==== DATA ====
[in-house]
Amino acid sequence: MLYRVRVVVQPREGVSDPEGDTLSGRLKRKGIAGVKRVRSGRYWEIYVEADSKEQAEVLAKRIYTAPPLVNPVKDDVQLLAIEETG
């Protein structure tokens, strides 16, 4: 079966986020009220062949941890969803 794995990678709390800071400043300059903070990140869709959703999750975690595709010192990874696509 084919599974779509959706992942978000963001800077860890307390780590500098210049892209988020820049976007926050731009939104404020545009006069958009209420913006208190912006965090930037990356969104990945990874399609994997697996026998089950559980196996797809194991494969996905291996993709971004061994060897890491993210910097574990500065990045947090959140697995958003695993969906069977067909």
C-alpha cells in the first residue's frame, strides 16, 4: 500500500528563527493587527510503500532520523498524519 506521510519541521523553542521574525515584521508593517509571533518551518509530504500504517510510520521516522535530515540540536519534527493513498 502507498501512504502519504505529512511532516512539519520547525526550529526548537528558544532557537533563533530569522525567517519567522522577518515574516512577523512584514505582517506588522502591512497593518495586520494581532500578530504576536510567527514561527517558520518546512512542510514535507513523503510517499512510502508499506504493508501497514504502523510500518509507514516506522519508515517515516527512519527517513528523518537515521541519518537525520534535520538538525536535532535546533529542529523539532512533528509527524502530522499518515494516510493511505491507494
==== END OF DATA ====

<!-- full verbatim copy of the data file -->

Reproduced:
[in-house]
Amino acid sequence: MLYRVRVVVQPREGVSDPEGDTLSGRLKRKGIAGVKRVRSGRYWEIYVEADSKEQAEVLAKRIYTAPPLVNPVKDDVQLLAIEETG
């Protein structure tokens, strides 16, 4: 079966986020009220062949941890969803 794995990678709390800071400043300059903070990140869709959703999750975690595709010192990874696509 084919599974779509959706992942978000963001800077860890307390780590500098210049892209988020820049976007926050731009939104404020545009006069958009209420913006208190912006965090930037990356969104990945990874399609994997697996026998089950559980196996797809194991494969996905291996993709971004061994060897890491993210910097574990500065990045947090959140697995958003695993969906069977067909």
C-alpha cells in the first residue's frame, strides 16, 4: 500500500528563527493587527510503500532520523498524519 506521510519541521523553542521574525515584521508593517509571533518551518509530504500504517510510520521516522535530515540540536519534527493513498 502507498501512504502519504505529512511532516512539519520547525526550529526548537528558544532557537533563533530569522525567517519567522522577518515574516512577523512584514505582517506588522502591512497593518495586520494581532500578530504576536510567527514561527517558520518546512512542510514535507513523503510517499512510502508499506504493508501497514504502523510500518509507514516506522519508515517515516527512519527517513528523518537515521541519518537525520534535520538538525536535532535546533529542529523539532512533528509527524502530522499518515494516510493511505491507494